El Salvador: freedom of expression under threat amid rising gang violence

El Salvador: freedom of expression under threat amid rising gang violence
Soldiers patrol San Salvador during state of emergency. 4 April 2022, Camilo Freedman/APHOTOGRAFIA/Getty Images

On 27th March 2022, El Salvador’s Legislative Assembly decreed a state of exception in an attempt to halt an increase in murders, which put a strain on the government’s security strategy with 76 killings in just two days. The measure had been requested by Salvadoran President Nayib Bukele, following a weekend of extreme violence.

The exception declaration (Decree No. 333) suspended freedoms of association and peaceful assembly, as well as other fundamental rights such as the right of defence and the inviolability of correspondence. The prohibition on the interception of telecommunications without judicial authorisation was also repealed and the period of administrative detention was extended to 15 days from the usual 72 hours.

The measures were called “disproportionate” by human rights groups. The Washington Office on Latin America (WOLA) said the declaration did not adhere to international human rights standards. The group also said ‘states of exception’ should seek to preserve, not undermine, the constitutional order or permit security forces and other agents and officials of the State to act arbitrarily and at their discretion. The Inter-American Commission on Human Rights (IACHR) also expressed concern and called on El Salvador to reverse measures that jeopardise the life and integrity of people in State custody.


Authorities continue to promote restrictive laws

In February 2022, pro-government legislators approved reforms to the Criminal Procedure Code that use ambiguous language to legalise and enable law enforcement’s use of digital surveillance tools. The changes approved on 1st February 2022 authorise the use in judicial proceedings of digital evidence obtained via undercover investigations, enabling the creation of ‘undercover digital agents’. Law enforcement carrying out such investigations would not require a court order, only permission from prosecutors. Civil society organisations criticised the lack of control and accountability mechanisms in this reform, saying it does not establish limits to agents’ actions or the types of surveillance tools they could use – posing great risks to privacy and freedom of expression rights.

Human rights groups such as Amnesty International said the reforms are “vague” and that the legislation could be used arbitrarily. Astrid Valencia, Centro America Researcher at the organisation, said “such regulations must be sufficiently clear and provide the necessary information on the conditions and circumstances under which the authorities are empowered to resort to such an invasive measure as communications surveillance.” Valencia noted that the legislation lacks effective guarantees to prevent and monitor abuses independently.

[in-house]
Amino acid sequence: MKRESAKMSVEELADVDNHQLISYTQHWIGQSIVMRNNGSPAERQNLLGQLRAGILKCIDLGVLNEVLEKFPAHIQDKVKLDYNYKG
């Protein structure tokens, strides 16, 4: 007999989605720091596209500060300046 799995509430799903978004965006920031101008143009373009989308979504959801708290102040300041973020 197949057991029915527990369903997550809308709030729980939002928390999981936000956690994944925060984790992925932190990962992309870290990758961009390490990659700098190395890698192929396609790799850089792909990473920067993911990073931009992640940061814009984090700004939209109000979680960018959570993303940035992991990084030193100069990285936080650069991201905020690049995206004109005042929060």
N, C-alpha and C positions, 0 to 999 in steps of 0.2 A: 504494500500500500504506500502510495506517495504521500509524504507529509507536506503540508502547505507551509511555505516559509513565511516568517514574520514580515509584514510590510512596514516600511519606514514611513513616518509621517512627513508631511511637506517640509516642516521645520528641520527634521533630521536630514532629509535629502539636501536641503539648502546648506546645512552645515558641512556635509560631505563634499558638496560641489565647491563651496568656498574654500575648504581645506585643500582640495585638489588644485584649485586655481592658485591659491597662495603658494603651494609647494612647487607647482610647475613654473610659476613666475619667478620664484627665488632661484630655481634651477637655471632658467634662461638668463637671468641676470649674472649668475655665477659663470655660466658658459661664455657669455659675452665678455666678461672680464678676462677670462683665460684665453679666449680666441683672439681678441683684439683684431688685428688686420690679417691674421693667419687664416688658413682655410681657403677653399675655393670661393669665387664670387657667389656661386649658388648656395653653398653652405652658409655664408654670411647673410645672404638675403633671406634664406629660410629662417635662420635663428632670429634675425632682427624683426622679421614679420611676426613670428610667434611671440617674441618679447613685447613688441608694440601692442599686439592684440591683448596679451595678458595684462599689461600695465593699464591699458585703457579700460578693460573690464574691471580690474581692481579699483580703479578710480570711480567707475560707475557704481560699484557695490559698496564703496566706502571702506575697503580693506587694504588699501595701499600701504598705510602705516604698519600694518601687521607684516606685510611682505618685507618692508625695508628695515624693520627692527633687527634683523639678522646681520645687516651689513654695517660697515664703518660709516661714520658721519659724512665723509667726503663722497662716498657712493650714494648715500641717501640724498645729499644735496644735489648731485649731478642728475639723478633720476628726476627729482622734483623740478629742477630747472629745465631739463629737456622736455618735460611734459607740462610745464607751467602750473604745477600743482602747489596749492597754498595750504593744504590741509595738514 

According to Human Rights Watch, these provisions are particularly troubling against the background of other amendments the Assembly made to the Special Law Against Cybercrimes in December 2021. One of the amendments criminalises using technology to obtain or distribute “confidential” information, a provision that could easily be misused against journalists, advocacy groups or whistle-blowers.

In late March and early April 2022, the Legislative Assembly approved a series of measures proposed by President Nayib Bukele in response to a rise in gang-related violence. They include several provisions threatening due process and human rights in El Salvador. Among other things, a reform of the law on criminal groups (Decree No. 350) approved on 5th April 2022 allows criminal charges against media outlets that “reproduce or transmit messages or statements created or allegedly created” by gangs that “could generate a state of anxiety and panic to the population in general.” The legislation also allows criminal charges for any type of publication, image, graffiti or other form of visual expression that “explicitly or implicitly” convey messages related to criminal gangs. The penalty for these offences is up to 15 years in prison.

Government legislators said the measure targets the relaying of gang messages. But critics said that the new law is so vague that it could be used to charge virtually anyone who speaks generally about the gangs, such as describing their territorial control or sharing gang graffiti, signs or messages in public or private communications.

“We consider these reforms to be a clear attempt at censorship of media,” the El Salvador Journalists’ Association said in a statement. “Prohibiting journalism from reporting the reality in which thousands of people inhabiting these gang-controlled communities live… will create an illusion that is not faithful to the truth.”

Hearing on surveillance

On 16th March 2022, the IACHR held a hearing on “the human rights situation in the context of cybersurveillance in El Salvador.” Civil society organisations and journalists spoke out about the use of NSO Group’s Pegasus spyware against journalists and members of civil society, revealed by Amnesty International, Access Now and Citizen Lab in early January 2022. They also discussed legislative reforms criminalising investigative journalism.